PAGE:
Oregon hospital systems have made excessive profits from patients who are covered by commercial insurance, and the state should ensure hospitals levy more modest charges that are closer to break-even point, says a study released on Monday by the Oregon State Public Interest Research Group.
Steep hospital charges translate into high insurance premiums for many of the more than 2 million Oregonians on commercial insurance, according to the report. That population includes private and public sector employees on large-group employer health plans as well as employees covered by small group plans, plus individuals.
The study focused on the pre-pandemic 2016-19 period, when Oregon hospitals were exceptionally profitable. During the pandemic, especially last year, many Oregon hospitals ran operating deficits. Focusing on 2016-19 "does not paint an accurate picture of the very serious financial challenges hospitals face," Lisa Goodman, a spokesperson for the Oregon Association of Hospitals and Health Systems, told The Lund Report. "Using four-year-old data prior to the pandemic to make assertions and policy decisions is irresponsible."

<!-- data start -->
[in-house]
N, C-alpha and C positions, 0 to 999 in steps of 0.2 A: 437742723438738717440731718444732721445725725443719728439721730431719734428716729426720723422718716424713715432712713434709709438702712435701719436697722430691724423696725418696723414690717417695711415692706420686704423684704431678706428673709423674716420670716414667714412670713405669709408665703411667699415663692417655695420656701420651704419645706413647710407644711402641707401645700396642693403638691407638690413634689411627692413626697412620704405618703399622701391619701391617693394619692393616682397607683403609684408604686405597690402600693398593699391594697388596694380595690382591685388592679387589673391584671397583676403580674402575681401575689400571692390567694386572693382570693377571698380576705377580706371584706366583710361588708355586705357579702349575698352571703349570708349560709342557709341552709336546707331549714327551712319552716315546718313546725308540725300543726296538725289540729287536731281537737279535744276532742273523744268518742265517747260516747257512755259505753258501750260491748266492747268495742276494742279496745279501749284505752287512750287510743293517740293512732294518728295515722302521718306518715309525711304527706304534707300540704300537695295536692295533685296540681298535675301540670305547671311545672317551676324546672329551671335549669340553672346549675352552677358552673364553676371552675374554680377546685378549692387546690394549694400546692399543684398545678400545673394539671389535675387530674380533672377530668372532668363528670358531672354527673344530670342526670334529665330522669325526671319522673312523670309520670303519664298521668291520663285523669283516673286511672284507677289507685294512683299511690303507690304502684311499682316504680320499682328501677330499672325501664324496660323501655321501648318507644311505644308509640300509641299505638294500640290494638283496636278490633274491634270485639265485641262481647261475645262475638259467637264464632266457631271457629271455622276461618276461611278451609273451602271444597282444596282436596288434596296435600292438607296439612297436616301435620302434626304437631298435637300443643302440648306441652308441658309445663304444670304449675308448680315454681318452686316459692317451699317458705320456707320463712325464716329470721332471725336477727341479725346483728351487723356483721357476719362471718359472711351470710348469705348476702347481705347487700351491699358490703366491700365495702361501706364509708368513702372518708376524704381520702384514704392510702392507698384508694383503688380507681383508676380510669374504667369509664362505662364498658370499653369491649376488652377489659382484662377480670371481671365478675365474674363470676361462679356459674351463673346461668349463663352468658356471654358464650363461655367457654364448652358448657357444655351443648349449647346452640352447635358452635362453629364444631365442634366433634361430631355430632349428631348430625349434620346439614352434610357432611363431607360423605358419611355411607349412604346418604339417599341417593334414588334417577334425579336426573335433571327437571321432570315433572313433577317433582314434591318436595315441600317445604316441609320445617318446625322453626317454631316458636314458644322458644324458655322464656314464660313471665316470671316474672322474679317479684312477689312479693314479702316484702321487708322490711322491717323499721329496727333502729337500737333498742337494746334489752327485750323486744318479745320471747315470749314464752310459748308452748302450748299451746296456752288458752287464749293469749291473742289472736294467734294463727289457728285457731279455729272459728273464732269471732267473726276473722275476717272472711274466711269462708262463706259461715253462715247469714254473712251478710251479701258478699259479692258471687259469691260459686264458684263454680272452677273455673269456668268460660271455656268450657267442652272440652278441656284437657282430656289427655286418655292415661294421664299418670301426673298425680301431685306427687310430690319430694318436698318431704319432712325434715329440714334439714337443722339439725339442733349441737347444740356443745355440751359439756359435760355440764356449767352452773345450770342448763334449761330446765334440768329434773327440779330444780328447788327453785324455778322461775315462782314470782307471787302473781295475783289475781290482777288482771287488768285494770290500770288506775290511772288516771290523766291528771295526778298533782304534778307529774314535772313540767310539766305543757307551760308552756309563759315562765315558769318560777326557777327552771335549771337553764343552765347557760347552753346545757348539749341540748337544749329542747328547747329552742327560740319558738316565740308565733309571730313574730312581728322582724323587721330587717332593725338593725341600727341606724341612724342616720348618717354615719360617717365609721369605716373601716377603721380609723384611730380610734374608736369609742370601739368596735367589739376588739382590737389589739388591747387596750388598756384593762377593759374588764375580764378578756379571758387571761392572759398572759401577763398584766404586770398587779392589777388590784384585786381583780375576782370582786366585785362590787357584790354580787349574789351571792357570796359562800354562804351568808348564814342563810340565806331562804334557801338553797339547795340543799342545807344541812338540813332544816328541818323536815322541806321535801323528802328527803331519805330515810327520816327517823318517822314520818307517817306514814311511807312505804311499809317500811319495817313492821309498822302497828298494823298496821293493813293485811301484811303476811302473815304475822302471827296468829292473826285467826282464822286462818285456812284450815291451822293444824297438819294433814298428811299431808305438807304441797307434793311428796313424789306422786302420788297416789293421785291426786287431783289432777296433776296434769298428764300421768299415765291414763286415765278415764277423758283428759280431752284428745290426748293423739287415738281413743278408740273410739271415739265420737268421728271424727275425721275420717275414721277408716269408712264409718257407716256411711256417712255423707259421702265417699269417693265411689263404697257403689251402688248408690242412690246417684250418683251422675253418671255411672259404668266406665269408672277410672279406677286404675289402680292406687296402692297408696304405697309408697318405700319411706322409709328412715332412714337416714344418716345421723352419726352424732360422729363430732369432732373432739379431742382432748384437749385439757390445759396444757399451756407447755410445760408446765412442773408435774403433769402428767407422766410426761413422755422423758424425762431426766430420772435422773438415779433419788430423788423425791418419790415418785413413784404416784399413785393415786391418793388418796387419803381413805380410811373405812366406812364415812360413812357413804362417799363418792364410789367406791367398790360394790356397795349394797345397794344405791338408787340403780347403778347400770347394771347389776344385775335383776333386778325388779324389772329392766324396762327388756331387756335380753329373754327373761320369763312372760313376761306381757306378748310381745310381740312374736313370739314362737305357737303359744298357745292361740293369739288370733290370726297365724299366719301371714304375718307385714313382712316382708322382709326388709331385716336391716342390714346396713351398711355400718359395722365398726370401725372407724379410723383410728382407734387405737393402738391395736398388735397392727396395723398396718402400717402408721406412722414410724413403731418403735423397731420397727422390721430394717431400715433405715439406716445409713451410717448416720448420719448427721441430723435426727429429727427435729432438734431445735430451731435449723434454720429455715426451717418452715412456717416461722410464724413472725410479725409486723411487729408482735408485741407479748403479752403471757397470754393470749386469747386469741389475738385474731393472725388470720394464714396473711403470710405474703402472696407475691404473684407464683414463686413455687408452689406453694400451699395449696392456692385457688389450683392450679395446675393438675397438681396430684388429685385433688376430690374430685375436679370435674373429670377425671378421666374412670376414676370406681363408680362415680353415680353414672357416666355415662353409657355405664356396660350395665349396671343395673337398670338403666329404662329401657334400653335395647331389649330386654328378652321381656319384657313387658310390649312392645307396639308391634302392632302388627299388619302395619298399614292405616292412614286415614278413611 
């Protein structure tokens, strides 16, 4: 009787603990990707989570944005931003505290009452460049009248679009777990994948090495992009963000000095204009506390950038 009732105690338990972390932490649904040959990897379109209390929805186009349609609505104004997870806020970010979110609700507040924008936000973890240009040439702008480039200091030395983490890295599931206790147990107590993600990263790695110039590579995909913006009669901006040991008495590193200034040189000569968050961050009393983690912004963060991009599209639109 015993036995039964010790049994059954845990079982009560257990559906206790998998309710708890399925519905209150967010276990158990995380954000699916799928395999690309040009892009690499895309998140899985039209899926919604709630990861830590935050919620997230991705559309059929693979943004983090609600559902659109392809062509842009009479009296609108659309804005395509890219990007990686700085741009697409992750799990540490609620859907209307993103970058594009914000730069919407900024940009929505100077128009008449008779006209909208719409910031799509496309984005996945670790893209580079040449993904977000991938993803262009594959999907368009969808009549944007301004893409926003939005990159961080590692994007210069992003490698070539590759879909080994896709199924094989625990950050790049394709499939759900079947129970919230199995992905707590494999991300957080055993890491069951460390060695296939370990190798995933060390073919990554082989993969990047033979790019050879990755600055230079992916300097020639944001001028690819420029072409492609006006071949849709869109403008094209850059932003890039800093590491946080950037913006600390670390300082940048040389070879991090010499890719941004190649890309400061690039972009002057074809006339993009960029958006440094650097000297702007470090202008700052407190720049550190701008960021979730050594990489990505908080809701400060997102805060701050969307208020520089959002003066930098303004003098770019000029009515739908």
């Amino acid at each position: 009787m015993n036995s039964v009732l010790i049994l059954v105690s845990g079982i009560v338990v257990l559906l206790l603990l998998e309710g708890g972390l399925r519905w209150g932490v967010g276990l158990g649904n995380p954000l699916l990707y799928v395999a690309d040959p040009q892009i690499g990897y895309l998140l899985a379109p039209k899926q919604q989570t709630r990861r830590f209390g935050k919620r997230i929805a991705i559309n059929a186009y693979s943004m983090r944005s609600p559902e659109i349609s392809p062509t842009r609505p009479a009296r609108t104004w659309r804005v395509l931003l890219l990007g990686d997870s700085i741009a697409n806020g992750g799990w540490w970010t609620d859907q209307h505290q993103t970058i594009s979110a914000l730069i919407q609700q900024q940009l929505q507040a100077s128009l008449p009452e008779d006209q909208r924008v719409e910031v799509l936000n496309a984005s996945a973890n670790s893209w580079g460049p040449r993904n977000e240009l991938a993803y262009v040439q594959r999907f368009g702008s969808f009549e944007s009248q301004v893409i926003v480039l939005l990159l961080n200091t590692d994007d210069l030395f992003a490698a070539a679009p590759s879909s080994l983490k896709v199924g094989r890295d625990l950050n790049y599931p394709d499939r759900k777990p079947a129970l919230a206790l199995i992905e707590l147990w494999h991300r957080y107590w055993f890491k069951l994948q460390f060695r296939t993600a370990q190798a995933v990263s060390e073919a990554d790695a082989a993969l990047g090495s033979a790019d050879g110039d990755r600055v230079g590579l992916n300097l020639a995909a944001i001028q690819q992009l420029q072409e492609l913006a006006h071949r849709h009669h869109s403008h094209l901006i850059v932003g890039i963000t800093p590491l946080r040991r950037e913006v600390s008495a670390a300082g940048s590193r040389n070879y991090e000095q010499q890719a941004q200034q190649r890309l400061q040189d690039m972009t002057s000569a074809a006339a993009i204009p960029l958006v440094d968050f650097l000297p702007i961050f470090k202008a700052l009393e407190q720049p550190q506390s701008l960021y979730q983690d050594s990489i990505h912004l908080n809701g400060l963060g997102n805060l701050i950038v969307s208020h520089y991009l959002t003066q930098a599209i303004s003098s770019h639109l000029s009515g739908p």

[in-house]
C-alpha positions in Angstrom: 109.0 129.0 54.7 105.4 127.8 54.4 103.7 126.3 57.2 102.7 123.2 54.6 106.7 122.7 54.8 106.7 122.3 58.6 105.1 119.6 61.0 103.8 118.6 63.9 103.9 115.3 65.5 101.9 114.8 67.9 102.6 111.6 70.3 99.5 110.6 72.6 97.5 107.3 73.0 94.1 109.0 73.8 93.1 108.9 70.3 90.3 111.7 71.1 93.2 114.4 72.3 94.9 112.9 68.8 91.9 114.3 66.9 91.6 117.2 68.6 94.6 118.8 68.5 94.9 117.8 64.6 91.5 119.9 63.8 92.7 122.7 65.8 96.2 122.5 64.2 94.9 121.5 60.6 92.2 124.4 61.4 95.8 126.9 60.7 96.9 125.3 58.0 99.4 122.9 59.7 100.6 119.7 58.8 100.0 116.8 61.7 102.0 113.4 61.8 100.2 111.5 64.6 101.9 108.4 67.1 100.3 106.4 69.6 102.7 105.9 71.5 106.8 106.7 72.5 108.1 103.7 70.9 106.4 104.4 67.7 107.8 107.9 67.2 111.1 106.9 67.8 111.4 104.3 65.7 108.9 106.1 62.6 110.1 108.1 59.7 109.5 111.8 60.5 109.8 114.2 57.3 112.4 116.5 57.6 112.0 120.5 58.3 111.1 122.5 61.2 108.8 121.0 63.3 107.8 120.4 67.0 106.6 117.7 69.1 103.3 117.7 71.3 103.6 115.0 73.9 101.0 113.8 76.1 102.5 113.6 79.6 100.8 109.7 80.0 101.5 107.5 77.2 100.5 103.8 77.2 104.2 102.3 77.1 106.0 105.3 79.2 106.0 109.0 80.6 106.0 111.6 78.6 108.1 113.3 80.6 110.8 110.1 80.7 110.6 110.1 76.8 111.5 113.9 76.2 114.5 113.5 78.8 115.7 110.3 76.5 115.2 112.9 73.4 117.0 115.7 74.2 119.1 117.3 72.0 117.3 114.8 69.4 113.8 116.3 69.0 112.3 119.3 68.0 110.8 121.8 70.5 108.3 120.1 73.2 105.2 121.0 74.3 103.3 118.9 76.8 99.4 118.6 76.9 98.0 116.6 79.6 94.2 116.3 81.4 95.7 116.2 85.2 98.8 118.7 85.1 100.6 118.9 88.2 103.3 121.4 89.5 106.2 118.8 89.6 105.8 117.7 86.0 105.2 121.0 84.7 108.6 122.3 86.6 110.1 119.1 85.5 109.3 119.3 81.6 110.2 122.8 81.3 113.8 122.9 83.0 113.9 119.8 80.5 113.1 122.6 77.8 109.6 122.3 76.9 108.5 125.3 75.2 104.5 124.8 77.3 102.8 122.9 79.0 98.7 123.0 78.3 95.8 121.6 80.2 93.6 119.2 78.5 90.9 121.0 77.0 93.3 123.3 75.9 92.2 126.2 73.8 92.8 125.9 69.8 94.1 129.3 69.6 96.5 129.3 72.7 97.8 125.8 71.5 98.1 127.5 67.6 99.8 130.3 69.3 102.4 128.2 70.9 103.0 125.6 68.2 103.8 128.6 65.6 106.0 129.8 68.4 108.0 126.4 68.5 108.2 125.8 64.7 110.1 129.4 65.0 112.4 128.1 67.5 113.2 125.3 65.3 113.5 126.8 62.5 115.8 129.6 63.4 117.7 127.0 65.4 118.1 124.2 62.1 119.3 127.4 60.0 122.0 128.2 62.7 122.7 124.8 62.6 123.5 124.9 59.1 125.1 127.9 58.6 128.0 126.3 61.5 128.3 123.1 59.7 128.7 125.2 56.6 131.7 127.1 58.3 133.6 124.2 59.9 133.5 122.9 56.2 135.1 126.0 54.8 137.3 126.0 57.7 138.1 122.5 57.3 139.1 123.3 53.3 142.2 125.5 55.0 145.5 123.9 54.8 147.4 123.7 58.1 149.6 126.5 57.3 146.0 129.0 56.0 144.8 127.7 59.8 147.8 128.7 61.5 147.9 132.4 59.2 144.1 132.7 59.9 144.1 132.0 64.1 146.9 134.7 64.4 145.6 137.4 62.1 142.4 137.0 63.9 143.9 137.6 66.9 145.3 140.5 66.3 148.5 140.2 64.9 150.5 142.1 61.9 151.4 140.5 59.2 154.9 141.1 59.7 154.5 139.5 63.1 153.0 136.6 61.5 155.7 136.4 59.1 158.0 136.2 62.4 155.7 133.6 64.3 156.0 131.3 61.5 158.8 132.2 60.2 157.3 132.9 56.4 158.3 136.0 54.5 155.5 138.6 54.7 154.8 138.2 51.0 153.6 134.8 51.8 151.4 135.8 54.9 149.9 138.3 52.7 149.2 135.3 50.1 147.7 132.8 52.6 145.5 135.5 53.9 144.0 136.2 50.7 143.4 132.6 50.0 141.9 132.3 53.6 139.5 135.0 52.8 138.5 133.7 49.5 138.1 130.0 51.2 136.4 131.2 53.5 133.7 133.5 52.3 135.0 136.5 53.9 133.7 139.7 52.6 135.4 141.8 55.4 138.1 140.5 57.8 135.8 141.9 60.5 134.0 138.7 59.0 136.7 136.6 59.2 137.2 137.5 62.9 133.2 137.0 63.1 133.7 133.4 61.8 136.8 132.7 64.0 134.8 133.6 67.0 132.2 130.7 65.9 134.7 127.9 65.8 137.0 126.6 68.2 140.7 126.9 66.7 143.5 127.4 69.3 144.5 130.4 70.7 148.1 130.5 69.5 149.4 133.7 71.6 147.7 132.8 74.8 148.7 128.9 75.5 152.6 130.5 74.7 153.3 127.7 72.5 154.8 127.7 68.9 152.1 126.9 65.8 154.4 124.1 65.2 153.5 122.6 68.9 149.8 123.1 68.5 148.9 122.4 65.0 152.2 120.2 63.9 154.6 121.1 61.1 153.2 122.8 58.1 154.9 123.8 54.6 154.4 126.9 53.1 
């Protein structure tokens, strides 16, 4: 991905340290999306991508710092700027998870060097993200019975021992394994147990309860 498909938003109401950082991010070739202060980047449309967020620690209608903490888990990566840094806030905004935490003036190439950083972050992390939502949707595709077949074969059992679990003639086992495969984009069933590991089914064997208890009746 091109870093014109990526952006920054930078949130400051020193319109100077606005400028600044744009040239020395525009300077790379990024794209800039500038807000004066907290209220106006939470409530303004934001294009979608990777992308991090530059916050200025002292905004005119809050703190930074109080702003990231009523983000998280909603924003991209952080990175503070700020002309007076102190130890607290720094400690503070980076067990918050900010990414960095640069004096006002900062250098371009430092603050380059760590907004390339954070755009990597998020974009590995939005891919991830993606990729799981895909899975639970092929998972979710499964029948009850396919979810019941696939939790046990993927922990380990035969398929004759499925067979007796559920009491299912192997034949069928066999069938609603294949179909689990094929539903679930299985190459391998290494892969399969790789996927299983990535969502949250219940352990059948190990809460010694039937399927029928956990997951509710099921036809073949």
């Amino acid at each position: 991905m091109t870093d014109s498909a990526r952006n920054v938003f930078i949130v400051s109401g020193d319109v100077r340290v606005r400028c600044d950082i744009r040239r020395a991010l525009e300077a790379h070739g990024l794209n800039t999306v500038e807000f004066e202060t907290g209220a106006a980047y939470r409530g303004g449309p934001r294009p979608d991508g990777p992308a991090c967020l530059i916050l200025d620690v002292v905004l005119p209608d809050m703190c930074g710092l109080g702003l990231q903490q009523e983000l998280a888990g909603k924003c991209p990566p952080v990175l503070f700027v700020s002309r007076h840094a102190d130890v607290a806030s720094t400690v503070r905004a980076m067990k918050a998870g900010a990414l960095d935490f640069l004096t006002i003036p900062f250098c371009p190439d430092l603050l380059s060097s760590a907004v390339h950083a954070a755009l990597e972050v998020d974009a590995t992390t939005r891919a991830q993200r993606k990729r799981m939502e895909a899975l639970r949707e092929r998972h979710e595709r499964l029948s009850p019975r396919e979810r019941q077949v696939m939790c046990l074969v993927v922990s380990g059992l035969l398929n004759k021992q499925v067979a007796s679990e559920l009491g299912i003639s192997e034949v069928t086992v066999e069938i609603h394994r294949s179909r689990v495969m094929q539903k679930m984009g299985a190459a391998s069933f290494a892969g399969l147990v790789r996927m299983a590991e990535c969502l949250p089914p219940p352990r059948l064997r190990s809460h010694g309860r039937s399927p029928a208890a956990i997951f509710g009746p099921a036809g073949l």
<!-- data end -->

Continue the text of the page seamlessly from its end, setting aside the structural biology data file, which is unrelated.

But it’s not news that hospitals and other providers charge commercial insurers more for the same services than they are allowed to charge for Medicare or Medicaid patients. Medicare and Medicaid reimbursement rates are largely set by government agencies and the insurance companies that manage these programs.
Hospitals and other providers have long argued that the amounts they receive for treating Medicare and Medicaid patients don’t cover actual costs, so they need revenues from commercially-covered patients to make up the gap. The widespread practice is known as “cost-shifting.”
But that unfairly burdens residents and employers who rely on commercial insurance, OSPIRG contends.